This truck, built in 1937 for Pirsch’s home town, uses a mixture of hydraulic and mechanical equipment to operate its 85 foot ladder. Its ladder is made from single lengths of clear grained Douglas Fir from the forests of western Oregon. Wood of this quality was very difficult to obtain, but was critical to the strength and durability of the ladder. Steel rods spanning vertical posts provide a truss to provide additional strength and rigidity.
The “stick” and its truss can be compared to a bridge that is raised into the air instead of spanning a stream or gulley. Like many aerials, this one also has a “Ladder Pipe” mounted at the ladder’s tip to play water on a fire. The paint and decorations are original. It is rare for a piece of apparatus to survive in such excellent condition after 30 years of active service in a large town in a cold, wet area where road salt is used.
This rig was built for the village of River Forest, Illinois. Fox called it a “Quad” because it had four capabilities: a large (1000 gpm) pump; a 100 gallon water storage tank and small diameter “booster” hose for quick attack; over 200 linear feet of ground ladders; and storage for over 1000 feet of large diameter hose. Standard fire engines were typically “Triples”- they lacked the ability to carry more than a pair of small ladders. Quads supposedly filled the need for an aerial ladder truck, being able to attack the fire with its pump and to provide ladders for rescue and ventilation.
In practice quads proved to be good pumpers but mediocre to poor ladder trucks. This “Quad” served River Forest well until the 1960s, when the town donated the piece to the Hall of Flame.
Since the 1970s the Quad has carried the directors of the Fiesta Bowl in its annual parade through downtown Phoenix. It was restored to its original condition in 1993 by Don Hale.
The volunteers of Baldwin, New York put this Model 700 aerial truck into service in their Long island town in 1955. Twenty years later they sold it to the town of Lynnfield, Massachusetts. In 2000 the town of Lynnfield donated the truck to the Hall of Flame. Its 45 years of front line service is a testimony to the quality of its design and construction. The truck was designed for a volunteer department, so it has a number of compartments for each firefighter’s helmet and equipment. The truck would often be driven to a fire with just a few of its crew, with the remainder joining the truck at the scene, donning their turnouts, and going into action. Its 75 foot aerial extension ladder could be put into action very quickly. The ladder, or “stick” could be used to gain access to upper stories or a roof for ventilation and rescue. It’s “ladder pipe” could also be connected to a 2 ½” hose and used to play large quantities of water from high above the ground.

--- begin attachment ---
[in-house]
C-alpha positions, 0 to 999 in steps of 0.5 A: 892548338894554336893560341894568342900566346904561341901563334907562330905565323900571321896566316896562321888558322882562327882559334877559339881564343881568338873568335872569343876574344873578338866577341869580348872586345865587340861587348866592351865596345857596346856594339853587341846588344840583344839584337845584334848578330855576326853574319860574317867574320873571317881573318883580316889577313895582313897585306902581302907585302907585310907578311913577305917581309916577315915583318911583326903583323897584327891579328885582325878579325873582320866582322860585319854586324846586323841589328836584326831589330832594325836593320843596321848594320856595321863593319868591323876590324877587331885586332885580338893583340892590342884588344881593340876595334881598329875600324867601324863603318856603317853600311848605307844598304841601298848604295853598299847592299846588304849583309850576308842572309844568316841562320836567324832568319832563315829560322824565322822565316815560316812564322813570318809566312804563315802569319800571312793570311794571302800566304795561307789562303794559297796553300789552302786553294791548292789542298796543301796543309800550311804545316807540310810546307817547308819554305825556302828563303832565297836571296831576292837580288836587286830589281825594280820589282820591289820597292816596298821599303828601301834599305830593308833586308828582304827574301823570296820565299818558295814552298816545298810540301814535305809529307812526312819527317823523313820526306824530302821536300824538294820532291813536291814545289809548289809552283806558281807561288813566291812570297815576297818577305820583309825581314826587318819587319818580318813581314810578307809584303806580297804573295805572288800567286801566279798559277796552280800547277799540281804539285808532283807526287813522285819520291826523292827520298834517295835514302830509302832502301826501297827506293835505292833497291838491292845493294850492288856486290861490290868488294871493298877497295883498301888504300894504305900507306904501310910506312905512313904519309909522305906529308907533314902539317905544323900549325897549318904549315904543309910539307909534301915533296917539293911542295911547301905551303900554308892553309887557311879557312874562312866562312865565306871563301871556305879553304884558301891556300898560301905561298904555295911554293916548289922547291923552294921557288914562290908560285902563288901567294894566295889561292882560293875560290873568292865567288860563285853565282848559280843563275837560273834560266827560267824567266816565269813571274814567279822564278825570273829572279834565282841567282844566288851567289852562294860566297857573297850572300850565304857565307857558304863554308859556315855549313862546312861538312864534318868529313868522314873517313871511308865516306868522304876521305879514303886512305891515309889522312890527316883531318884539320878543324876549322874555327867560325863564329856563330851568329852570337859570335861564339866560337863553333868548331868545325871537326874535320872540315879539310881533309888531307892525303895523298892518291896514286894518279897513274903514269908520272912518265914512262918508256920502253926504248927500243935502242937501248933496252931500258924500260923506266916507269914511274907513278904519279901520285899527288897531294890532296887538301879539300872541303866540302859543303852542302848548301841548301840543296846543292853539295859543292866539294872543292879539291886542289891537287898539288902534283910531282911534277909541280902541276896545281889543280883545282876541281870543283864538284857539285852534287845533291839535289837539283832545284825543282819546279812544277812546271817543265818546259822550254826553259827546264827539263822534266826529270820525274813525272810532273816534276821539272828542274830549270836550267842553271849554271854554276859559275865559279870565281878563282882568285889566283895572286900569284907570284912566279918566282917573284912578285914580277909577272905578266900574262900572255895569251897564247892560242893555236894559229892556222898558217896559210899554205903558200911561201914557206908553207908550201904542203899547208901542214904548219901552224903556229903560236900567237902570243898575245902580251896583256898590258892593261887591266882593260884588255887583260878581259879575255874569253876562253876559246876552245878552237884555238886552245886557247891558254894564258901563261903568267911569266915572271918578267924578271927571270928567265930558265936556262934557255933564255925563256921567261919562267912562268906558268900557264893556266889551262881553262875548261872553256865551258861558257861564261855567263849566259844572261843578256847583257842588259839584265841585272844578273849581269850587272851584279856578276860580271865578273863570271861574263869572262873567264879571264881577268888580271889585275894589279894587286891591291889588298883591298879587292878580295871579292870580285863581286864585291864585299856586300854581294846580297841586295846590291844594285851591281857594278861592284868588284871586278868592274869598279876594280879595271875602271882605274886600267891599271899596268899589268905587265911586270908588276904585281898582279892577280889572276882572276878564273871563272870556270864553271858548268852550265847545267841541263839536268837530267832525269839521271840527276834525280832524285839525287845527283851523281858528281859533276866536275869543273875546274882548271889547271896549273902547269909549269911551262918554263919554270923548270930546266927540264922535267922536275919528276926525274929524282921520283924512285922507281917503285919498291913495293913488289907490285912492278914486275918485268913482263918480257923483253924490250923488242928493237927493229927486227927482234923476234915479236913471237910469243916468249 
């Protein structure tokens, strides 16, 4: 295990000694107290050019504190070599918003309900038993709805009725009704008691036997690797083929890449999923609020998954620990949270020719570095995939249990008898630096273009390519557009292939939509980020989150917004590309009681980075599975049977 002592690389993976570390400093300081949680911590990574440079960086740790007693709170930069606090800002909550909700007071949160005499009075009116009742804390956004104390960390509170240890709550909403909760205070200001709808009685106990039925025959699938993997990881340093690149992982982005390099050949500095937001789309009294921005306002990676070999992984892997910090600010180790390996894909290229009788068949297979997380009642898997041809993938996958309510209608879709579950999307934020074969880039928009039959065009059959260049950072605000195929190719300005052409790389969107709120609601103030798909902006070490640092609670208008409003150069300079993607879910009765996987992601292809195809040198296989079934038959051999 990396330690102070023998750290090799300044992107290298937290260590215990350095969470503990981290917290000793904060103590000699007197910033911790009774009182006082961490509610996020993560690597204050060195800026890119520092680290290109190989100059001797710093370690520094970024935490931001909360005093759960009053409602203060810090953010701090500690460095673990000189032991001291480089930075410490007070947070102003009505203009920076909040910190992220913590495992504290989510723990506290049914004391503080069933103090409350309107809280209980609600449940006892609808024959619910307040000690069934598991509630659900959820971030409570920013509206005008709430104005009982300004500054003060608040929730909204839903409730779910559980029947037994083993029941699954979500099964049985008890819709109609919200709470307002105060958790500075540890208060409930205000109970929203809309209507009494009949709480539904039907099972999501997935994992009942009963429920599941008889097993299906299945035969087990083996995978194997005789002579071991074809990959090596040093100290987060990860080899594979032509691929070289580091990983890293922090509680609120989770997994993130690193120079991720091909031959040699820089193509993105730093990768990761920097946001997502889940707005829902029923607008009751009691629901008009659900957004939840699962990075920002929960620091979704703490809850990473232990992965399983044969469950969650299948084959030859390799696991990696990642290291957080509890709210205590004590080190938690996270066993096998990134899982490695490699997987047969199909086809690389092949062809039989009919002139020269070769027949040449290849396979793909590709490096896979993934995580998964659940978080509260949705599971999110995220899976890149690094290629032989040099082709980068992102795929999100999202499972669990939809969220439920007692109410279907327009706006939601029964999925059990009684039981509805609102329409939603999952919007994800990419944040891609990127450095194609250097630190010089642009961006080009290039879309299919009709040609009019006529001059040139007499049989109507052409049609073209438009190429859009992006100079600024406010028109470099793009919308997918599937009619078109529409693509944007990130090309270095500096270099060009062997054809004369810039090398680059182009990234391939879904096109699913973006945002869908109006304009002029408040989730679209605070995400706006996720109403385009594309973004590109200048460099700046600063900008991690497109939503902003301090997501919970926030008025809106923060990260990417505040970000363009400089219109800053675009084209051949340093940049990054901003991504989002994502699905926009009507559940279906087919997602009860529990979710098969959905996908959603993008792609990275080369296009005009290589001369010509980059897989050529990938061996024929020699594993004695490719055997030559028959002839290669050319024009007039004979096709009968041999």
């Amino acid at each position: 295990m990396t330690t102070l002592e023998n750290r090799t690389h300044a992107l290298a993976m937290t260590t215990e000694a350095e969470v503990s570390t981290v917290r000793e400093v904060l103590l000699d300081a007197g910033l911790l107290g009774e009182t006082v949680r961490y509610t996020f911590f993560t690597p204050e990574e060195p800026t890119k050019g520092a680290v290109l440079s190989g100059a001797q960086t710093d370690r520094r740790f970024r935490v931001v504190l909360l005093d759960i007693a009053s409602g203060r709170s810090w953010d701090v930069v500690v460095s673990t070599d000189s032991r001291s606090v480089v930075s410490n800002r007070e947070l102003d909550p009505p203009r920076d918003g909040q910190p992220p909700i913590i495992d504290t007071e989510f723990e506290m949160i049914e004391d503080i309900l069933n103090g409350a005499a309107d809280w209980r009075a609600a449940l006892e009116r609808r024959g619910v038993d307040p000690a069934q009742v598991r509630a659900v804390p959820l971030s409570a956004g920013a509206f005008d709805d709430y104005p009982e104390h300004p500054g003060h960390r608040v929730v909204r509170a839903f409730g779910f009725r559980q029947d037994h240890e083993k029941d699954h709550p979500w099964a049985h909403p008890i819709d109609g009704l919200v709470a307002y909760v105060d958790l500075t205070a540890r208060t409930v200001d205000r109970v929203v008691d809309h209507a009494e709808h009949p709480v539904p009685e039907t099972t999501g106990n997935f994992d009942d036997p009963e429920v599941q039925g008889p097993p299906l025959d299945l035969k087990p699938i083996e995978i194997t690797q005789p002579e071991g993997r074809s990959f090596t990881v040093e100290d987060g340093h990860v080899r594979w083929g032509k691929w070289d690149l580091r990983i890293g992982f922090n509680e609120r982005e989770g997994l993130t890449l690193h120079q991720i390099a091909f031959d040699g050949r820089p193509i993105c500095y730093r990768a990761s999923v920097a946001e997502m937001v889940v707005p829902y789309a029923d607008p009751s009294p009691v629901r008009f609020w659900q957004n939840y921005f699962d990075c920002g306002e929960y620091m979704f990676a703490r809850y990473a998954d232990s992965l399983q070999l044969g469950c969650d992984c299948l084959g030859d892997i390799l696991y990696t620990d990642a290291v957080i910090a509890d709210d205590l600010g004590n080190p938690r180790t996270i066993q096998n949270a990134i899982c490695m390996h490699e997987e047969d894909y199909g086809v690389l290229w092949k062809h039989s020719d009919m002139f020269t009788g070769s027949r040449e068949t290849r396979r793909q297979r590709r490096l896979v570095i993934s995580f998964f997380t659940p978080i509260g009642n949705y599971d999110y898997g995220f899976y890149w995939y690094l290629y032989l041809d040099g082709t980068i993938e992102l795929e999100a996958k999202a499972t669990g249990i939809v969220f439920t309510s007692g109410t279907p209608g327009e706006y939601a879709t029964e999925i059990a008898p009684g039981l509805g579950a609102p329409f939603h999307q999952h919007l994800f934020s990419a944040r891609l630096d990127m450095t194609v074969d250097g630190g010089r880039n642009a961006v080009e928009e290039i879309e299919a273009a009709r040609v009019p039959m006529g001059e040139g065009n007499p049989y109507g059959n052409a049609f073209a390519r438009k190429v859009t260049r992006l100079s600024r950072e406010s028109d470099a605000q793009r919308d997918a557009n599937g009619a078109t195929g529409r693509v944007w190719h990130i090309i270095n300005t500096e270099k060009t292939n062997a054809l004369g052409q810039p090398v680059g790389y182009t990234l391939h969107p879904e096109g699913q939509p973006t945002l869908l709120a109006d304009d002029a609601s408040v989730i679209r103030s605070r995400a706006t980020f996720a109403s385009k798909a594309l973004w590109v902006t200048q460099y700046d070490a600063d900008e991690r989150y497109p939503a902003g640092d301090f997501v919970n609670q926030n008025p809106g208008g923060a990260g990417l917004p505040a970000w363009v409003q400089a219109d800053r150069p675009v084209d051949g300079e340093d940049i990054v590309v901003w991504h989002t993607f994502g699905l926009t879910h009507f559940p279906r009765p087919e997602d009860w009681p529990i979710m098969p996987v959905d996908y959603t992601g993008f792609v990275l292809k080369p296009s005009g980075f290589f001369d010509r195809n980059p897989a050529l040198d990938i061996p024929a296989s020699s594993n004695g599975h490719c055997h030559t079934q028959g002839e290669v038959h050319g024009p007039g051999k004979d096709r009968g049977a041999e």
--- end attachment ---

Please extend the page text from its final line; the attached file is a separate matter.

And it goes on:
It carried a wide range of accessories, including a generator to provide electricity for power saws and a positive pressure fan/smoke ejector, and a wide variety of extrication tools, axes, and pike poles. It had a compartment for the canister equipped breathing masks that were popular until the 1960s, when the far more capable self contained breathing apparatus took their place. During the 1990s the Lynnfield Fire Department replaced the rig’s original gasoline engine and manual transmission with a powerful diesel engine and automatic transmission. This improvement made driving the rig much easier and increased its top speed from about 45 mph to well over 60 mph.